Review and/or order of clinical lab tests 1

Review and/or order of tests in the radiology section of CPT 1

Review and/or order of tests in the medicine section of CPT 1

Discussion of test results with performing physician 1

Decision to obtain old records and/or obtain history from someone other than patient 1 point Review and summarization of old records and/or obtaining history from someone other than patient and/or discussion of case with another health care provider.

2 Independent visualization of image, tracing or specimen itself (not simply review of report) 2

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AIMS test adds to E/M

 Aims tests are not individually billable. Usually done

by non-physician provider.

 If you review test positive or negative and document

you reviewed this is, an additional point is added to review of test data. The is in the MDM section of the E/M code.

 This test falls under the Amount of data reviewed

and adds one point.

 The only way to get points for reviewing old history

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Time for counseling/coordination of care

You must spend more than 50% of the visit

on counseling or coordinating care.

It must be documented: Total time and the

amount of time spent on counseling or

coordinating care.

You do not have to use start stop time of

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N.A.M.A.S. 5/9/2014

Documentation of Time with Evaluation and

Management Services:

 Time is built into the E/M codes. Providers are told to

base their E/M selection on the 3 key elements :

History, Exam and Medical Decision Making. Times are listed in the CPT manual with each level of service as a guideline only.

 If a provider spends more than 50% of a face-to-face

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N.A.M.A.S. 5/9/2014

 Time must be documented as well as the detailed

description of the circumstance (counseling patient or coordinating care). For example: 55 minutes spent with patient, 30 minutes was spent in discussion

with patient and family regarding care.

 Prolonged service codes can be reported in addition

to an E/M code when the length of time a provider spends with a patient in an outpatient setting

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99211

 This code is for the office setting only.

 If there is a nurse visit done in the home you have

to follow the rule: CPT code first HCPCS codes

second.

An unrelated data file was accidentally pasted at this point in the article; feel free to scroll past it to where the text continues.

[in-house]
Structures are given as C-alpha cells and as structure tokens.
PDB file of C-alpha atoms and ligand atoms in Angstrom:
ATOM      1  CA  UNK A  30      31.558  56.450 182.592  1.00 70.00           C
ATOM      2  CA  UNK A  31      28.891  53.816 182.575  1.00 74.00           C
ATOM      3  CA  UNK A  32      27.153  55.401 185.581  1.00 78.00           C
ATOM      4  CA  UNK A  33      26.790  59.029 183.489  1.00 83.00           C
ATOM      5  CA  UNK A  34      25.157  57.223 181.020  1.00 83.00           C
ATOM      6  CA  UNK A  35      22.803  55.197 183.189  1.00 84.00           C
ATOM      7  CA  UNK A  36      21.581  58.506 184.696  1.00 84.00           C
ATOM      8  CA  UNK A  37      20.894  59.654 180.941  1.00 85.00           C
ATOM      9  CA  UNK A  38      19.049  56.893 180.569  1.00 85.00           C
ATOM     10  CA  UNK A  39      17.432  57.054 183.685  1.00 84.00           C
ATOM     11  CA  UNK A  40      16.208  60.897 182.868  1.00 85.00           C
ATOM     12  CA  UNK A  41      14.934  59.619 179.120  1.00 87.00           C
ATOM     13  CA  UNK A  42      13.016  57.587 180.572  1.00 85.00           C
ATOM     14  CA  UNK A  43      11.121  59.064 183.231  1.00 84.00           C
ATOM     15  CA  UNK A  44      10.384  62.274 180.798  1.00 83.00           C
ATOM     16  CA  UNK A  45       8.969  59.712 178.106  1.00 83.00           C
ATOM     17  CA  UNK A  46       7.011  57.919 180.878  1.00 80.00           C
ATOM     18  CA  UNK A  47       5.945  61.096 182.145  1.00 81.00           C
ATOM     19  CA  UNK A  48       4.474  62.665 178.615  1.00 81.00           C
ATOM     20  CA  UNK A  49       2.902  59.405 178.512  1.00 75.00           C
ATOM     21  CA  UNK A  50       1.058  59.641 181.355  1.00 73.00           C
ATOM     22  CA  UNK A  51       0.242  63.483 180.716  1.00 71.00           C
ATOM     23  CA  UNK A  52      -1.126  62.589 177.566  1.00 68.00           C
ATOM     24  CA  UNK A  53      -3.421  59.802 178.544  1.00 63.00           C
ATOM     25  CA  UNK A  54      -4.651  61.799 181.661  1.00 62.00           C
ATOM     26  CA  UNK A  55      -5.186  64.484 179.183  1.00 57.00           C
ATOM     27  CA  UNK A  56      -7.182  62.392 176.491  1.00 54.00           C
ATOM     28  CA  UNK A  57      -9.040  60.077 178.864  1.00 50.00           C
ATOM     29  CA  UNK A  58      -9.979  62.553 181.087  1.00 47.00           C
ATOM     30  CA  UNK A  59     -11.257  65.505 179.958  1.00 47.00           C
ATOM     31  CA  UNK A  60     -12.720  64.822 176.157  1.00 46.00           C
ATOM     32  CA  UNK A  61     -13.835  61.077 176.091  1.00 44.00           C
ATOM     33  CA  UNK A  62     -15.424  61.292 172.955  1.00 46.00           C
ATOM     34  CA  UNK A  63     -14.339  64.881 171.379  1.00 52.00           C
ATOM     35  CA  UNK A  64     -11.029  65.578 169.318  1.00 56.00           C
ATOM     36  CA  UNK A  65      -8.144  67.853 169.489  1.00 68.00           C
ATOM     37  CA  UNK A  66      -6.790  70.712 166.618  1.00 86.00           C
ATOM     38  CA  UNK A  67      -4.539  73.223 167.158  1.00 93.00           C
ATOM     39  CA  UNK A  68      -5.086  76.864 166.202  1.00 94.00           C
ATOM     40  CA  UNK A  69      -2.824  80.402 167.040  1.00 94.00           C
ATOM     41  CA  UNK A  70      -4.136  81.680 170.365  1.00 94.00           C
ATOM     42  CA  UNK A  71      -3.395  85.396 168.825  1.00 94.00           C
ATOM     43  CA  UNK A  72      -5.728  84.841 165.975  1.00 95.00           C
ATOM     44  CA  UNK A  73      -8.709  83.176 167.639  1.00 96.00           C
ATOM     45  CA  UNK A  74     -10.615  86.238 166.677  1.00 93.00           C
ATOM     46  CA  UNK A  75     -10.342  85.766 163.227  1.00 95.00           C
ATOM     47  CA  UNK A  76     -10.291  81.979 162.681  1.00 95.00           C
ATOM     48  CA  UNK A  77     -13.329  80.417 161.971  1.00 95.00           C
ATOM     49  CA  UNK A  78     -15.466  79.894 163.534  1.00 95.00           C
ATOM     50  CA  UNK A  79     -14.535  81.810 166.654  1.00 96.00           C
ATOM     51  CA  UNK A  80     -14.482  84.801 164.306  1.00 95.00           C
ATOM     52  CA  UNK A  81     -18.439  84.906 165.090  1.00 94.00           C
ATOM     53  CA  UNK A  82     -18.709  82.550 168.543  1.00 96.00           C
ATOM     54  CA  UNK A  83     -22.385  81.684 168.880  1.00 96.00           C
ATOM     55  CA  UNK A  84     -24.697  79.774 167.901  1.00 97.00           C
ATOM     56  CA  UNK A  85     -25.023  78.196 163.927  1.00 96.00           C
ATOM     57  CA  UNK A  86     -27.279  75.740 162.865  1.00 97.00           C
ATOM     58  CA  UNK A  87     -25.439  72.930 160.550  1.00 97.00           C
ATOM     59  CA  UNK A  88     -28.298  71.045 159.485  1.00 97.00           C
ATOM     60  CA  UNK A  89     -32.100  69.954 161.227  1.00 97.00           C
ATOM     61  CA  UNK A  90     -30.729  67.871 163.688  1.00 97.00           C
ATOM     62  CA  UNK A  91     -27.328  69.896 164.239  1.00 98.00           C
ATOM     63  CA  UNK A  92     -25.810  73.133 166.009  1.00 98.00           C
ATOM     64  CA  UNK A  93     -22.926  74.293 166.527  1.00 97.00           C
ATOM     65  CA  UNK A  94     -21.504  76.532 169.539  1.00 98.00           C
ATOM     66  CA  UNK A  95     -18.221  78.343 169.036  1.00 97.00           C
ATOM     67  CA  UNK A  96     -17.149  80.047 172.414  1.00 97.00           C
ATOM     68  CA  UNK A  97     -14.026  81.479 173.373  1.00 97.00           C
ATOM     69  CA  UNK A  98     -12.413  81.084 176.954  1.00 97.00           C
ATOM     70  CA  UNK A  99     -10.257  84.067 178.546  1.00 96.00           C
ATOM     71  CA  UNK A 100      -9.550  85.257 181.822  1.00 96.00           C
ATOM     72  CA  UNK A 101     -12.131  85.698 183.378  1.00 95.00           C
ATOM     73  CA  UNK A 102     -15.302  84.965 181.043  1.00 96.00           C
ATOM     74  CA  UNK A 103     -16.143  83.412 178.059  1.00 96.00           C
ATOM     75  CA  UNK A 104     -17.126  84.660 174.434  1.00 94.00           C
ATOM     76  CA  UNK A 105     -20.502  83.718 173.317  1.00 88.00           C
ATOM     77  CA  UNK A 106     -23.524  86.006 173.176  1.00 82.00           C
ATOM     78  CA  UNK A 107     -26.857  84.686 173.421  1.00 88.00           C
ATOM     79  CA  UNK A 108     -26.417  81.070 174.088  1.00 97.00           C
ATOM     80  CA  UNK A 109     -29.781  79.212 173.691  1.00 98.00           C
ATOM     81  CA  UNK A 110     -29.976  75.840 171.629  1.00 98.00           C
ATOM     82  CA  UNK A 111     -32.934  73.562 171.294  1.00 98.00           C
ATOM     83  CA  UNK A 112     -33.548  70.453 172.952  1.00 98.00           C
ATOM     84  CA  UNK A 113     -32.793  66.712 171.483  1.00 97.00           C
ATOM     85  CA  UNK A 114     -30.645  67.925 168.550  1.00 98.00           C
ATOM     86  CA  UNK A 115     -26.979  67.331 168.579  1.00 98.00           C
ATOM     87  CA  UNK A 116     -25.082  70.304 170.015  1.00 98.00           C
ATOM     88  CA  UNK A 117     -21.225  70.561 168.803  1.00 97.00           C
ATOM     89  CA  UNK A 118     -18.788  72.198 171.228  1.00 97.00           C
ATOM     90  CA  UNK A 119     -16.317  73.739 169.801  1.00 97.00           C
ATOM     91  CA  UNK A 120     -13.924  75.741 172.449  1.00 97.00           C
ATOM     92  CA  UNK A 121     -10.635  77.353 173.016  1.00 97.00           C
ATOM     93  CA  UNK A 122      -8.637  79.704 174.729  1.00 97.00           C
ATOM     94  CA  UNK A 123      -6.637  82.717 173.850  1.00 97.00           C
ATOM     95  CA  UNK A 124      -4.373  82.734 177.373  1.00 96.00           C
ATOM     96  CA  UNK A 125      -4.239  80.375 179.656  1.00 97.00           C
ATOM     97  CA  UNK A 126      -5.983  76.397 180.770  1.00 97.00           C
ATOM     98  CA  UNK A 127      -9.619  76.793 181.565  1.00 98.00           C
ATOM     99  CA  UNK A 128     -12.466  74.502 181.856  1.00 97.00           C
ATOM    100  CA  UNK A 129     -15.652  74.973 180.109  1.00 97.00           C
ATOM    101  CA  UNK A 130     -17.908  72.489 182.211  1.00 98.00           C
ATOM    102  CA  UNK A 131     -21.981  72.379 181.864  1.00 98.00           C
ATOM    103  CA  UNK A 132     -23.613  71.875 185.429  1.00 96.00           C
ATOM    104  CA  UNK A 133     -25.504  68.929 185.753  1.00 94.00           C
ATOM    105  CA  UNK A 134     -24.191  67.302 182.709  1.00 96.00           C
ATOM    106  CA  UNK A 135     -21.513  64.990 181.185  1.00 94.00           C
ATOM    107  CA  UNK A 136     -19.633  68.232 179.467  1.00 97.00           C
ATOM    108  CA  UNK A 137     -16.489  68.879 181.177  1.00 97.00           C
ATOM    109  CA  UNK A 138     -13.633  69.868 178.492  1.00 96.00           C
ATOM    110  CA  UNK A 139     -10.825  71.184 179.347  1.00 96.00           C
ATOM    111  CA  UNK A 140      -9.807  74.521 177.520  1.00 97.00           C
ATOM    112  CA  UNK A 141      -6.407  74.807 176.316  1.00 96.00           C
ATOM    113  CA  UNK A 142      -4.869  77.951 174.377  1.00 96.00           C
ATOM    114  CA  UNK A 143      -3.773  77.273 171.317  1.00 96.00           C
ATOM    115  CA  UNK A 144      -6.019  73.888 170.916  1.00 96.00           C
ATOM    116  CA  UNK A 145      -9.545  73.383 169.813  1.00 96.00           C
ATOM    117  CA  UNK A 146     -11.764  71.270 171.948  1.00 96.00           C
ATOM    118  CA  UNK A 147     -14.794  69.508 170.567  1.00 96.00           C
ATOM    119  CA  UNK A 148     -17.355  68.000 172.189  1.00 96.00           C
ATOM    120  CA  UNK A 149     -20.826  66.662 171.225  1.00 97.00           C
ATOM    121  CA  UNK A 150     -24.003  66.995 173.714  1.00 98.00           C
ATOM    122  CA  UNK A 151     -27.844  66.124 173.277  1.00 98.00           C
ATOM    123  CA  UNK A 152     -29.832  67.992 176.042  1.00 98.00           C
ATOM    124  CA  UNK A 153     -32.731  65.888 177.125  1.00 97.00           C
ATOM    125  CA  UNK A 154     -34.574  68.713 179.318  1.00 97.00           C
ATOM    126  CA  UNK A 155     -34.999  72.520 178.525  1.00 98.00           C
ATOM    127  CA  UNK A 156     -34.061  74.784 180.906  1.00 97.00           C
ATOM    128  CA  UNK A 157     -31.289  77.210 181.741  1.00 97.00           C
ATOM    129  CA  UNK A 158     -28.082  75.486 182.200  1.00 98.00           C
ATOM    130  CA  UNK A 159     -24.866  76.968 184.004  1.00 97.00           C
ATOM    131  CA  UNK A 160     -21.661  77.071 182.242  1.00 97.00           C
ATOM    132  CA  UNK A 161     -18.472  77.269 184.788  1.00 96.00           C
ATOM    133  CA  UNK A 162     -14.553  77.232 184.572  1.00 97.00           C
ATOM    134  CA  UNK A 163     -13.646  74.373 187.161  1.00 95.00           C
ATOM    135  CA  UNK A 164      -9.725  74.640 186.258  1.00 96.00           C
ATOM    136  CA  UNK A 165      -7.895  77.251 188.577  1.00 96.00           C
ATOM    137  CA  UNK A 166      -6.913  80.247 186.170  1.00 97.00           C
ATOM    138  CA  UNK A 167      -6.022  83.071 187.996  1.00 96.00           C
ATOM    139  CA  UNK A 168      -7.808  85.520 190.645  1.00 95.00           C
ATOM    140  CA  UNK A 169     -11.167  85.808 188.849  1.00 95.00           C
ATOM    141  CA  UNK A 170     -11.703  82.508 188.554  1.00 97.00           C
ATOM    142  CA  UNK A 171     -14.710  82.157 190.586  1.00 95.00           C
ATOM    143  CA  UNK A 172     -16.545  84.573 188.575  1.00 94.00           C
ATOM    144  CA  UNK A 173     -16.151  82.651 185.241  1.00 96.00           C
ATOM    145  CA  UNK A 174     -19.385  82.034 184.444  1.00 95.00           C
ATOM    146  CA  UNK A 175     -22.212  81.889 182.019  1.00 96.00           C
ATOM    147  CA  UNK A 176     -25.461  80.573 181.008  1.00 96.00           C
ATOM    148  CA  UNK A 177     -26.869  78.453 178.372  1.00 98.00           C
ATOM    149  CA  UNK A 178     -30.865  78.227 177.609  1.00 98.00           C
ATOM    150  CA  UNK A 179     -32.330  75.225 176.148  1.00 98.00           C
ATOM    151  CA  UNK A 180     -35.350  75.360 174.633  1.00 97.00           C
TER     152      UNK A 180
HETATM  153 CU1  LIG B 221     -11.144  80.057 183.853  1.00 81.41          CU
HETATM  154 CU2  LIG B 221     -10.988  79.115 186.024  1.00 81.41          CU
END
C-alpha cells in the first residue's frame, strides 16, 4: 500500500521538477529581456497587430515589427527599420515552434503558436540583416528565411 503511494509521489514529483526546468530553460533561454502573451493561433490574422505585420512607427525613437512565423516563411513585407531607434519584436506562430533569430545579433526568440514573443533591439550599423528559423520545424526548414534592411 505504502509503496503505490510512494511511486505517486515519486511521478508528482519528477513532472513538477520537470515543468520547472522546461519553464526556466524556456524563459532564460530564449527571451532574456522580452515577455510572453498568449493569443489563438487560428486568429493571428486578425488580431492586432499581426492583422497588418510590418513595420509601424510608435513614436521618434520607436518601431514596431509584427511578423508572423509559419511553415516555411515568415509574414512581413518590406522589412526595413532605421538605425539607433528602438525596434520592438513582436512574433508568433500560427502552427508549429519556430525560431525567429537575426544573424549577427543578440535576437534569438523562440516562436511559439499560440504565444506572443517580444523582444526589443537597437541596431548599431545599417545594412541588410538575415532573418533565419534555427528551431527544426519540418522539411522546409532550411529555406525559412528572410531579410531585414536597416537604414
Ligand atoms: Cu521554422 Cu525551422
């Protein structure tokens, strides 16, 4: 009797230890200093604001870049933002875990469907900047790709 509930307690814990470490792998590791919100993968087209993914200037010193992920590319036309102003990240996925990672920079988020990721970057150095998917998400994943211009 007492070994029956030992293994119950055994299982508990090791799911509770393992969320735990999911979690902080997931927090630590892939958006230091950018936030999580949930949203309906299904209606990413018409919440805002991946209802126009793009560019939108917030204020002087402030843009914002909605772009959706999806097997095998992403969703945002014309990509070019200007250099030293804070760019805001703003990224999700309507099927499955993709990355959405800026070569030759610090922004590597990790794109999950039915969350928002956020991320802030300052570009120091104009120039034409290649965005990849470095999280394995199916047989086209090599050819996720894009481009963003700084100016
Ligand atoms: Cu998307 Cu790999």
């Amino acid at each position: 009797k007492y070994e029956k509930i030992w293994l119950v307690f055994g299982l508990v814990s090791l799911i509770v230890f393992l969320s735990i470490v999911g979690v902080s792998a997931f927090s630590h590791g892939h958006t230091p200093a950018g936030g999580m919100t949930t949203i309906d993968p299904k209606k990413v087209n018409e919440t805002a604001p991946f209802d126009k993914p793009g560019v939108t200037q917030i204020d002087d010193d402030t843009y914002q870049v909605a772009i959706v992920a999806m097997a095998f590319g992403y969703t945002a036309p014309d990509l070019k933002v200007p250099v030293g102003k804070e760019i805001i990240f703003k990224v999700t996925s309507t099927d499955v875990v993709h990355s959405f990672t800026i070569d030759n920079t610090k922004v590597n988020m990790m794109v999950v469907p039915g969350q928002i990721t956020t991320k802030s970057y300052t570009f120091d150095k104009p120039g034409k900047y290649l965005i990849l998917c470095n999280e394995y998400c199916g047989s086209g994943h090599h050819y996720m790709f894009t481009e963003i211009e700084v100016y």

 There is no CPT code for nurse visit in the home so

you look to HCPCS.

 The best HCPCS code for a nurse visit in the home

is T1002.

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99211

This is the most basic service done in the

office.

Usually done by nurse when patients is not

being seen by doctor.

Can be billed same day as doctor visit when

it is a separately, identifiably different

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Difference in New patient and Established patient

A new patient for a group practice is

one that has not been seen by anyone in

the group with the same discipline in

the last 3 years.

A new patient E/M code must meet 3 of

3 to be coded at that level.

An established patient only requires 2

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E/M codes for different place of service

AFC/Group home.

There are two groups of codes. New and

Established.

New 99324-99328

Established 99334-99337

Residential home POS 12

New 99341-99345

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Documentation

Documentation Guidelines

a) They are in place and you need to familiarize

yourself with them.

b) Medical necessity is the most weighted elements in

a E/M.

c) There needs to be a reason for the visit the Chief

Complaint.

d) There are different guidelines for different carriers

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Documentation rules for E/M

 We now know the parts of E/M. We need to be

reminded that documentation must be complete in these areas.

 You can lose or increase revenue with your

documentation.

 You must put down what you are doing and the

calculations in your head must be documented.

 One doctor I worked with put it like this.

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Fiscal Year 2015 HHS OIG Work Plan

Outpatient evaluation and management

services billed at the new-patient rate.

Questionable billing patterns for Part B

services during nursing home stays.

Physicians—Place-of-service coding errors

Physical therapists—High use of outpatient

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Reduce risk, get it right

 Understand there are areas of risk.

 Identify by looking for your outliers. Create bell curves,

compare to national standards.

 Learn rules and bill CPT (especially your E/M codes)

properly insuring Medicaid funds are used as payer of last resort.

 Review your policies on coding and billing. Add

language to help reduce risk.

 Have ongoing internal audits for proper documentation.

 Have external audits and trainings. This is a moving

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Good News

 This is not rocket science---You can do it.

 Many doctors have embraced the fact you have to

documents all you do.

 You can start getting it right today.

 Start a self audit plan. Review what you have done

right and fix what is wrong.

 Keep up to date ALWAYS.

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Thank you